Feature writing

Stonewall 50

Frenchie Davis: ‘As a Queer Black Woman, Shoutout to Our Sister, Marsha P. Johnson. God Rest Her Brave Soul’

Website:
The Daily Beast

Date:
June 16, 2019

Singer Frenchie Davis on Stonewall 50: ‘Until we do a better job of creating safe spaces for women, black folk, and our trans brothers and sisters, we aren’t advancing as a whole.’

When/how did you first hear about the Stonewall Riots, and what did you make of it?

I feel like I’d been hearing about Stonewall for my whole life, but I didn’t fully grasp all of it until my teens/early adulthood.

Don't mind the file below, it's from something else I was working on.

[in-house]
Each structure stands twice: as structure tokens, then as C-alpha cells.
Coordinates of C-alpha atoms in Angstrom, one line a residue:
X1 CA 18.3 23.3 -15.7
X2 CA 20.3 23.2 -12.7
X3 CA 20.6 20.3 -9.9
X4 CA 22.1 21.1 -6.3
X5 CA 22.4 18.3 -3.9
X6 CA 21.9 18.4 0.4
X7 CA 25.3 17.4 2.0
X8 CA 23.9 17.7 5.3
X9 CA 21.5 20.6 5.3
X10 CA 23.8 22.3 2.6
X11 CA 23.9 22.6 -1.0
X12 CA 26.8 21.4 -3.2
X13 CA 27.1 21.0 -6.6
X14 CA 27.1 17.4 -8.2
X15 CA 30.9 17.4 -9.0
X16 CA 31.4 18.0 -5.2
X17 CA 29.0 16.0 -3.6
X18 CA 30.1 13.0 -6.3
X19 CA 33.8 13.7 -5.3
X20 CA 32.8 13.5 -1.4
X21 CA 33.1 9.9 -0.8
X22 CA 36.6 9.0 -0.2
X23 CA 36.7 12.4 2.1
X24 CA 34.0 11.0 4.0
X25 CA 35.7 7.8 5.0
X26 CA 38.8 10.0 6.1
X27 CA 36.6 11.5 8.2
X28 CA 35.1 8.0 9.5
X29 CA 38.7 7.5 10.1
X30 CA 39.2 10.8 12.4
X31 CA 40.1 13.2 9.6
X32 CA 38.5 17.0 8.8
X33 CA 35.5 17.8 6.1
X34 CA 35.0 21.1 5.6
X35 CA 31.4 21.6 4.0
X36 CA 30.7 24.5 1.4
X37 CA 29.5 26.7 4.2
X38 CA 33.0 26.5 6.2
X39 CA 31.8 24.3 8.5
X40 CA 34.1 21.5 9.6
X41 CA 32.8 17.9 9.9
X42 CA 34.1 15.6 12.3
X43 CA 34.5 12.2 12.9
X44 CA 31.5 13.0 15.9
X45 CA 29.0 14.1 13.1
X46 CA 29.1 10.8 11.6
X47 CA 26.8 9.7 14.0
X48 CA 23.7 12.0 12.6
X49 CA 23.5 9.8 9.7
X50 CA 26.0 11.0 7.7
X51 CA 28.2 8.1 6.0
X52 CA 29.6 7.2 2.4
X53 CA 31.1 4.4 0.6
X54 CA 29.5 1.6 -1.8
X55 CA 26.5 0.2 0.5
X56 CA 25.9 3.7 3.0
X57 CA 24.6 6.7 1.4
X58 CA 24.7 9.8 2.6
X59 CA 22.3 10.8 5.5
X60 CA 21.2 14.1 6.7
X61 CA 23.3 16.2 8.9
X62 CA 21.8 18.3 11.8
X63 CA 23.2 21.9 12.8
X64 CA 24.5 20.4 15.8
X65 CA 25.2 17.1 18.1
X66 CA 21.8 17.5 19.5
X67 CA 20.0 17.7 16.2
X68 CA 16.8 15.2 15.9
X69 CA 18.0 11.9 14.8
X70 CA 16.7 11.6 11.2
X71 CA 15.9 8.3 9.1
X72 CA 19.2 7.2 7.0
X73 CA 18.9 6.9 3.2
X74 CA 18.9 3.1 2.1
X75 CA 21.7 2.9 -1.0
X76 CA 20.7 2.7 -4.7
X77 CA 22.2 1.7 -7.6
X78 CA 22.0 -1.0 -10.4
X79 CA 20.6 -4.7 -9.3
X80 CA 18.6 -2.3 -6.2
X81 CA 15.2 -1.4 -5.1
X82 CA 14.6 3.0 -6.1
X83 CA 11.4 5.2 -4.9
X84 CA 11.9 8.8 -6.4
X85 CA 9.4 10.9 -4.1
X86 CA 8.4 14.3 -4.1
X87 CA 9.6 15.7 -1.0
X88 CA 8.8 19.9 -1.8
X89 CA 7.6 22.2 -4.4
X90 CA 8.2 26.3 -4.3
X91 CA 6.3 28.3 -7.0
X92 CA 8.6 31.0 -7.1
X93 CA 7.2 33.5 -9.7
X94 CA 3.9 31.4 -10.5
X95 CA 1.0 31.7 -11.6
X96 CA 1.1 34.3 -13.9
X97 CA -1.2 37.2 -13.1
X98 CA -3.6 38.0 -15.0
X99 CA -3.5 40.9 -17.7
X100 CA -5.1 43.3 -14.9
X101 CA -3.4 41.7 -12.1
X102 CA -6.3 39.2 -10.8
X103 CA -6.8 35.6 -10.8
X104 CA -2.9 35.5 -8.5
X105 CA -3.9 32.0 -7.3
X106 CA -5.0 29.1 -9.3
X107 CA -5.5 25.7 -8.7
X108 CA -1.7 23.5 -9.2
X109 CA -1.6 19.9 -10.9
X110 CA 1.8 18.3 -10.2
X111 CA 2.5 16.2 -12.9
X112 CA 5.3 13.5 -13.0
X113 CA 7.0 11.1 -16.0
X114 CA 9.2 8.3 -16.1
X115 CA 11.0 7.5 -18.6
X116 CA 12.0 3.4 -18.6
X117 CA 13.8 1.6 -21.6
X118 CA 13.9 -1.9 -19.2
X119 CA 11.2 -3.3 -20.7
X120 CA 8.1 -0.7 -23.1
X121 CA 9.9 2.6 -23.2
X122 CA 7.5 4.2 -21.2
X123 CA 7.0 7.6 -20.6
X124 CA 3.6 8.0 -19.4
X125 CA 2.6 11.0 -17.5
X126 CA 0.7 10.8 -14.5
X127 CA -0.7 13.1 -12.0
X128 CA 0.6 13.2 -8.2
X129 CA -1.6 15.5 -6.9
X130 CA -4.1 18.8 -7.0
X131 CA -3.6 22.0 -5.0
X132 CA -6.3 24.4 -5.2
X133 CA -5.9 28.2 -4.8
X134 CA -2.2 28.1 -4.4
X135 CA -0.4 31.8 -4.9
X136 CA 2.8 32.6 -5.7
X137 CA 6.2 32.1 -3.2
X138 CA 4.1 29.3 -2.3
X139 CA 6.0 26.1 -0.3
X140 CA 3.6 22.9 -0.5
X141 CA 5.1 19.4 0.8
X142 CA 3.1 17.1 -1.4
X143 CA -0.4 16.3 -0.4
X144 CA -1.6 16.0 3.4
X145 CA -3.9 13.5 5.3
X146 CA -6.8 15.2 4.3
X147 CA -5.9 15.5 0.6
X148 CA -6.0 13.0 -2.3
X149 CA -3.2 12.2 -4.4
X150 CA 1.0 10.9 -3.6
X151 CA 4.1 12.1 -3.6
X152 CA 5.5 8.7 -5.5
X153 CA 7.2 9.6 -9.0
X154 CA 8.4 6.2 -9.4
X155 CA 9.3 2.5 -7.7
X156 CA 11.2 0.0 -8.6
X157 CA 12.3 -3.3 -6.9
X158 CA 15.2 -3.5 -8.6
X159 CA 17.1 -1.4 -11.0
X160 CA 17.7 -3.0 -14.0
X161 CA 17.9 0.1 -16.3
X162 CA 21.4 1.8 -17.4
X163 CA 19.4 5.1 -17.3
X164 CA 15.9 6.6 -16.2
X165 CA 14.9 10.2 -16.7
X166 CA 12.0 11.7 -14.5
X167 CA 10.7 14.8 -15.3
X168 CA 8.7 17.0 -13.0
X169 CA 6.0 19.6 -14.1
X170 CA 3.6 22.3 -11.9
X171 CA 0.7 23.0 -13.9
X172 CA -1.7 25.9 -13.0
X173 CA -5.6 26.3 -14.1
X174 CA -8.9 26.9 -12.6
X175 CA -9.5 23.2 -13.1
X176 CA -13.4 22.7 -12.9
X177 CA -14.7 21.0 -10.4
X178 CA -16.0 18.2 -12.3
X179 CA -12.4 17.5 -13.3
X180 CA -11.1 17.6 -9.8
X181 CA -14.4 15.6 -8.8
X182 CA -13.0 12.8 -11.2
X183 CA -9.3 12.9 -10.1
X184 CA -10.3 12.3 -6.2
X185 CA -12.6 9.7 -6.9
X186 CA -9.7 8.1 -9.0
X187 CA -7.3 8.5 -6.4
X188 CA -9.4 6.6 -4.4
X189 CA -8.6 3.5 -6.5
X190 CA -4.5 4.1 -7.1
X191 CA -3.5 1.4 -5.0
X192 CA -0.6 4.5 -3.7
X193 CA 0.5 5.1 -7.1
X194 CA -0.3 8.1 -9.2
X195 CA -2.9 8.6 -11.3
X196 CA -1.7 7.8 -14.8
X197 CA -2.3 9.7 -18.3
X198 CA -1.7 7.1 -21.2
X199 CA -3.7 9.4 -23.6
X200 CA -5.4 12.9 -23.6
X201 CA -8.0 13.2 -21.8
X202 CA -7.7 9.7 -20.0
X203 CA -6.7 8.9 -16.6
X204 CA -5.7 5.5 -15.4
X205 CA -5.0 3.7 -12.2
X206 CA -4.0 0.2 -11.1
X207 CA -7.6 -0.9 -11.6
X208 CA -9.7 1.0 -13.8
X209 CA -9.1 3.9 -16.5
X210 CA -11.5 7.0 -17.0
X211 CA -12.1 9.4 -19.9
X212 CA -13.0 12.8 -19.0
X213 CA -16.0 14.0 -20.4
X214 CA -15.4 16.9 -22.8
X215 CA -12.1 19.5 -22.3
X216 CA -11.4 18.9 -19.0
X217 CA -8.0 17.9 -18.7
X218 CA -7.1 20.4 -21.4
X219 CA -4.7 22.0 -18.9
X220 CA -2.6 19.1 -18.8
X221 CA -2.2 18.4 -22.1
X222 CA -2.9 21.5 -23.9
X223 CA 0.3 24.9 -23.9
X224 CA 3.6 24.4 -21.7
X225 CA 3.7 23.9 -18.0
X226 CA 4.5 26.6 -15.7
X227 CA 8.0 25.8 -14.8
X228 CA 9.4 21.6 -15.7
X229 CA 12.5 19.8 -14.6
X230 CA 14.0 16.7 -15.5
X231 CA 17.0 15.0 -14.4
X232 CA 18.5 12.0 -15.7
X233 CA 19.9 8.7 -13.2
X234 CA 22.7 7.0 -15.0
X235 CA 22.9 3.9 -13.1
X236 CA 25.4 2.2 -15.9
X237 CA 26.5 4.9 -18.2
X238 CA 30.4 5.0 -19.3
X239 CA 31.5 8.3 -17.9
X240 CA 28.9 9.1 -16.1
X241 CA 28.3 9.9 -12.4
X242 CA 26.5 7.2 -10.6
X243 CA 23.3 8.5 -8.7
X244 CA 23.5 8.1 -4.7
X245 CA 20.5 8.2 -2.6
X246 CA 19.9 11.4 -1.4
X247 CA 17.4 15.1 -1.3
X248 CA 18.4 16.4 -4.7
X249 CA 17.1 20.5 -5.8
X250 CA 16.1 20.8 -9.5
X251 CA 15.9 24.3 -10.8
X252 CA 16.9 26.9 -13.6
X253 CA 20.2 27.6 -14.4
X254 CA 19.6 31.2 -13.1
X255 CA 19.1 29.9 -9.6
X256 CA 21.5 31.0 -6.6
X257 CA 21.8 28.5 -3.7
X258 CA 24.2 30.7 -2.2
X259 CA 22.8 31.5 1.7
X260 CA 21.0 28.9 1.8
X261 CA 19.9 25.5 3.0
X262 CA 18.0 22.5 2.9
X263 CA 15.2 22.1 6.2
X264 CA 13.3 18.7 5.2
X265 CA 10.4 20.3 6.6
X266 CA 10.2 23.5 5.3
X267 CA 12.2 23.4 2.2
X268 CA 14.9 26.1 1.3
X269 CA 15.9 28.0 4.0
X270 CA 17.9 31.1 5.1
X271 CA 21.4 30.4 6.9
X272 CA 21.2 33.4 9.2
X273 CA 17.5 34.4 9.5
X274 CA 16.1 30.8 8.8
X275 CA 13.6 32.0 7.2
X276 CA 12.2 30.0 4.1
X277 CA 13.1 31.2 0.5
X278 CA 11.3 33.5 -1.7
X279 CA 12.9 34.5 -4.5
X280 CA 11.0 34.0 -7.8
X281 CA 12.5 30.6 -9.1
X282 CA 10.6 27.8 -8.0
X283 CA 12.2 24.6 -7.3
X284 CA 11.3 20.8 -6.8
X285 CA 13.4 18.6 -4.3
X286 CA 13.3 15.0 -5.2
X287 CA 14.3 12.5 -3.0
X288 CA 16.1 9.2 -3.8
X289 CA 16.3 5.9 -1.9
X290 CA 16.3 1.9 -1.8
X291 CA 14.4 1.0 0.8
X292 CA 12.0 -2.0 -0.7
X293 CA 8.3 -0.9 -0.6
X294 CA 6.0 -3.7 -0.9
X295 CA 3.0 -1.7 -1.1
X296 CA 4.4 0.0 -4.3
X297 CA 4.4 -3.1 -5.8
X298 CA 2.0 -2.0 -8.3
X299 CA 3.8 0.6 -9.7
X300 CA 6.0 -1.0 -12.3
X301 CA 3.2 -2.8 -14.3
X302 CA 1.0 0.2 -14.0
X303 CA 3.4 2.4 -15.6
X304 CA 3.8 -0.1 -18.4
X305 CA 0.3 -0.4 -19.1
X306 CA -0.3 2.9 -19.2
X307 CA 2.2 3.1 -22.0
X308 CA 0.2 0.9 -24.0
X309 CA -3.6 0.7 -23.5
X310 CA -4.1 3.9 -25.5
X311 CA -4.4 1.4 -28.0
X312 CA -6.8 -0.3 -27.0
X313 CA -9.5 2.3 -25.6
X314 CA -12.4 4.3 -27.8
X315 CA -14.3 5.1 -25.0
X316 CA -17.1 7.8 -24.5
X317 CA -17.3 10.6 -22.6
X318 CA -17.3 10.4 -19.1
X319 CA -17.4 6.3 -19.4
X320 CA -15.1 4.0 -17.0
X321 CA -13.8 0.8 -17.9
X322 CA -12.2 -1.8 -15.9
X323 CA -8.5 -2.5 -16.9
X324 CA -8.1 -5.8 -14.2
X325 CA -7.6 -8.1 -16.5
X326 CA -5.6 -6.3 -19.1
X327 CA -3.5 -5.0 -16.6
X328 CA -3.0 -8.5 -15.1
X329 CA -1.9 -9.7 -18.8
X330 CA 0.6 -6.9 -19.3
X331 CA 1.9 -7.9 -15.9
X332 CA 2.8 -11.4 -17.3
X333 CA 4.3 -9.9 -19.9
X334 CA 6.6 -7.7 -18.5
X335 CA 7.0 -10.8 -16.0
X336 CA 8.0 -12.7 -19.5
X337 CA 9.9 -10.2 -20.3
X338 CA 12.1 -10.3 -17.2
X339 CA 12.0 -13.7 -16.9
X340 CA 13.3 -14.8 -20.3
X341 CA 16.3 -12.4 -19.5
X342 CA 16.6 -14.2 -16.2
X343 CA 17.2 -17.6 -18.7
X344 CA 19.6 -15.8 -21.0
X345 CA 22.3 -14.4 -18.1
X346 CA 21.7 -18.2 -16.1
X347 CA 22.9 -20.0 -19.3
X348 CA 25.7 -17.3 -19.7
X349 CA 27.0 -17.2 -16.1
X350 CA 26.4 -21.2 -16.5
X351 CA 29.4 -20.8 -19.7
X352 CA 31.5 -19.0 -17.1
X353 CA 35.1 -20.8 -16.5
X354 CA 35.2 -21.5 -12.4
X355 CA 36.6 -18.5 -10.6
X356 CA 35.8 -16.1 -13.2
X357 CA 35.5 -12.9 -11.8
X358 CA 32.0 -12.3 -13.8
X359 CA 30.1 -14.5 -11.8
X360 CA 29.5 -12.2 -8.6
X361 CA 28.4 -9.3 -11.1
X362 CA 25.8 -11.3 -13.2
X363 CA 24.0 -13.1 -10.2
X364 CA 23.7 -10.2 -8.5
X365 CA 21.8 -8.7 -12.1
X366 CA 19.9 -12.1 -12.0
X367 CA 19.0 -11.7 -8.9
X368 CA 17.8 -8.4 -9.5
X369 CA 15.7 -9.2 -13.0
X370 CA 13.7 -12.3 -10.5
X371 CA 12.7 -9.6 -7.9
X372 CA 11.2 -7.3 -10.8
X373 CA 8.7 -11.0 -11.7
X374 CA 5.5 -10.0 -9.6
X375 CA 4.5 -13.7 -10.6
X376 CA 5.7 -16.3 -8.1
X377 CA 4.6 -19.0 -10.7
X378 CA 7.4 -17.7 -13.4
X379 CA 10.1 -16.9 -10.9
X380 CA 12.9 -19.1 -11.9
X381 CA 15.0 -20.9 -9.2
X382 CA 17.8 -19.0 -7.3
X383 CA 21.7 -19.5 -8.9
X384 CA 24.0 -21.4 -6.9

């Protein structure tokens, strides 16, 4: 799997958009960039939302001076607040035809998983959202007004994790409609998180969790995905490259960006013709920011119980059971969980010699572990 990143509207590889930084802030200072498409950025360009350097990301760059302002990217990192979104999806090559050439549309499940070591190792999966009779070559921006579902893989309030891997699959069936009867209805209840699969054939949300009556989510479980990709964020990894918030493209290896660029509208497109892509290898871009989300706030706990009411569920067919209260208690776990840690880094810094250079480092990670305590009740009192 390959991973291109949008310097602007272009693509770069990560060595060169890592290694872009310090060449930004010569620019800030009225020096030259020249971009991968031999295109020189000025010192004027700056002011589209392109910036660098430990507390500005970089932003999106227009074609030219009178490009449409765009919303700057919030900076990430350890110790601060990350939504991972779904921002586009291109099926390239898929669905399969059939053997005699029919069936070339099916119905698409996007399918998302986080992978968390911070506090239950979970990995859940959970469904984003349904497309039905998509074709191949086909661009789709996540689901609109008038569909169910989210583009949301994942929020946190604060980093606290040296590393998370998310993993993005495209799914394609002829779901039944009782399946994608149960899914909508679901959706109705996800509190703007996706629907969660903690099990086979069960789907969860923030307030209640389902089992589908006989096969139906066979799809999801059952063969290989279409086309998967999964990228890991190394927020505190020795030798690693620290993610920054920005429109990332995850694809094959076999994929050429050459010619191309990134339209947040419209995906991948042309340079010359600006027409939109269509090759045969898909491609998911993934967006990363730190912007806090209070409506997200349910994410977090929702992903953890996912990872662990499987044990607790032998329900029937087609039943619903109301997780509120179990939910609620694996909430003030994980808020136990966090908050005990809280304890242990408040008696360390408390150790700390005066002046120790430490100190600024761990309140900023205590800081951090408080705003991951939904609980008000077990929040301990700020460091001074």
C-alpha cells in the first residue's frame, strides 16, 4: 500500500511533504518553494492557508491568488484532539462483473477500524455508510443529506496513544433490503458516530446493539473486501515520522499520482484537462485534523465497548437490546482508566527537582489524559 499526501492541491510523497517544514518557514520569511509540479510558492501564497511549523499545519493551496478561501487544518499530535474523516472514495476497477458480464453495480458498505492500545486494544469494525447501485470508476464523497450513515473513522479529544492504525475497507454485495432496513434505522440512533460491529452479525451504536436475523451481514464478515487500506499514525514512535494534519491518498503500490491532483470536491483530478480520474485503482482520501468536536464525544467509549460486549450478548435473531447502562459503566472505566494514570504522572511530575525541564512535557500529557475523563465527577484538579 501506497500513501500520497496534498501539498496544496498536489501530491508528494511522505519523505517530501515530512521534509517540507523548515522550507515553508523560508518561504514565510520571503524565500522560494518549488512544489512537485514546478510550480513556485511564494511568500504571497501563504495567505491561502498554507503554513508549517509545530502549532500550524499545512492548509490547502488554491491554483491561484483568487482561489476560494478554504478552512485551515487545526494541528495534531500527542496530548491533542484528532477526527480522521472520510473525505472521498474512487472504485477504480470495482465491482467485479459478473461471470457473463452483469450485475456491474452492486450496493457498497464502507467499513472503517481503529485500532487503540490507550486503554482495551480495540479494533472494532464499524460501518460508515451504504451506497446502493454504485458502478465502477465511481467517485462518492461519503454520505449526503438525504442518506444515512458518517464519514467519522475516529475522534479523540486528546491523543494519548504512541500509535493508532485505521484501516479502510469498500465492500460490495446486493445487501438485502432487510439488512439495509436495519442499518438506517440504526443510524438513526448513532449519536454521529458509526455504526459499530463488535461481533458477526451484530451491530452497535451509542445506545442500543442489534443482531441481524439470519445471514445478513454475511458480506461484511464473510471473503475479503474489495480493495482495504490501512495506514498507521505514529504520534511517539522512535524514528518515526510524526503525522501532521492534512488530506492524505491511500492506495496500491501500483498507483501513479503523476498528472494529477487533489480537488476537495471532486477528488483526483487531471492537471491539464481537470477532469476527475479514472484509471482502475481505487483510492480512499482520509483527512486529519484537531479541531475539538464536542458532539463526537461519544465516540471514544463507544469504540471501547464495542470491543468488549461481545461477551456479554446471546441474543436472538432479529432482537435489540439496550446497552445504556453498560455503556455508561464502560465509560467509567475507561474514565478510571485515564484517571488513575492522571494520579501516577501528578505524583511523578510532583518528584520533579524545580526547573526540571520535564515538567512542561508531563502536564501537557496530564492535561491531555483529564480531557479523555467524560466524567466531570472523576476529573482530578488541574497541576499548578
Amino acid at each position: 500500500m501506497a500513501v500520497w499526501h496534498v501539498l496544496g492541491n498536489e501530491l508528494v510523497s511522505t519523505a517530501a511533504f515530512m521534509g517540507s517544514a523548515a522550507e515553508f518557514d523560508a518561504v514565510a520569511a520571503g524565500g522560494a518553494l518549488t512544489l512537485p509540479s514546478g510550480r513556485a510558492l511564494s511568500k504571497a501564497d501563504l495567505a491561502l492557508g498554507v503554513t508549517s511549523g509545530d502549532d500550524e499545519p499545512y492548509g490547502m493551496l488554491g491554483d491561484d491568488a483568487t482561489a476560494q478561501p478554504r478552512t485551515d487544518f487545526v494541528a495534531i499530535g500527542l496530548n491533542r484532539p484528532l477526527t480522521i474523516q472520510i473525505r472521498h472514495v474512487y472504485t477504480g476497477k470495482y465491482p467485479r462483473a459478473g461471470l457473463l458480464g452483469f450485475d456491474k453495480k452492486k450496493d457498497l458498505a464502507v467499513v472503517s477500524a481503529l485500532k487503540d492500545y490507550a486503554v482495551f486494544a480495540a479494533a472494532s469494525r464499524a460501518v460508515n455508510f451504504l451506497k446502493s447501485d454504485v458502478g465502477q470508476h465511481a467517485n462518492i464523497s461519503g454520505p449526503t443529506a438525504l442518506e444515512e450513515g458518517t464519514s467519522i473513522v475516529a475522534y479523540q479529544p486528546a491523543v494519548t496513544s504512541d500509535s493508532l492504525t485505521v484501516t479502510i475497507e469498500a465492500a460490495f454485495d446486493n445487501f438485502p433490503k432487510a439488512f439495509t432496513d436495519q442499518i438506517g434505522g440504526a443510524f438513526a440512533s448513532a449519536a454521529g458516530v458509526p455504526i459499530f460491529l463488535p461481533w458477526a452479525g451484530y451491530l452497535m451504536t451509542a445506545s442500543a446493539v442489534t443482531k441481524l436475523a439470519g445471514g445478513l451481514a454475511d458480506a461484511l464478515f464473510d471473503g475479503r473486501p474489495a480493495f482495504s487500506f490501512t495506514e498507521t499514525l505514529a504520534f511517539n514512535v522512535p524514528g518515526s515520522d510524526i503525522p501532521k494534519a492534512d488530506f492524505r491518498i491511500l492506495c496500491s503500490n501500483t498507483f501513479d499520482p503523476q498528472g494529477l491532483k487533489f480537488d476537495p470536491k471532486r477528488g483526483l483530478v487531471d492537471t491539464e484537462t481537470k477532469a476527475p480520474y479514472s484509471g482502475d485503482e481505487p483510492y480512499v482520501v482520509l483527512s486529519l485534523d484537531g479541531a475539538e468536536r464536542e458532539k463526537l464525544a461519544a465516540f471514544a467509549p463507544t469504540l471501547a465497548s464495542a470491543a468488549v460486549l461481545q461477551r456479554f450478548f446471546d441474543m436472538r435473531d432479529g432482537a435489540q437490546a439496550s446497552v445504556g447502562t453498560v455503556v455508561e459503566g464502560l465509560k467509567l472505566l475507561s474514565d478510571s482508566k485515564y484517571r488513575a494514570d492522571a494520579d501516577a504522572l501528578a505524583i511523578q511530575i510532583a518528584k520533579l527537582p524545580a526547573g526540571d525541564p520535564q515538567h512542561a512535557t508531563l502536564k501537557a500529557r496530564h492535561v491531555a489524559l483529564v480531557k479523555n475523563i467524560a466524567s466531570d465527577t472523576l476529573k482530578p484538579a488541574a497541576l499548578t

What is their significance for you?

It’s significant for me in a multitude of ways. Particularly as a queer black woman. Shoutout to our sister, Marsha P. Johnson. God rest her brave soul.

How far have LGBT people come since 1969?

I think we have a lot further to go, actually. On the surface, it looks like the LGBT community has made great strides but until we collectively do a better job of creating safe space for the women, the black folk, and the trans brothers and sisters in the community, we aren’t advancing as a whole.

What would you like to see, LGBT-wise, in the next 50 years?

I would like to see more visibility and inclusivity for non-white cis male members of the community. The Stonewall history has become so white-washed, and far too many people are unaware of who Marsha P. Johnson was. That is our responsibility.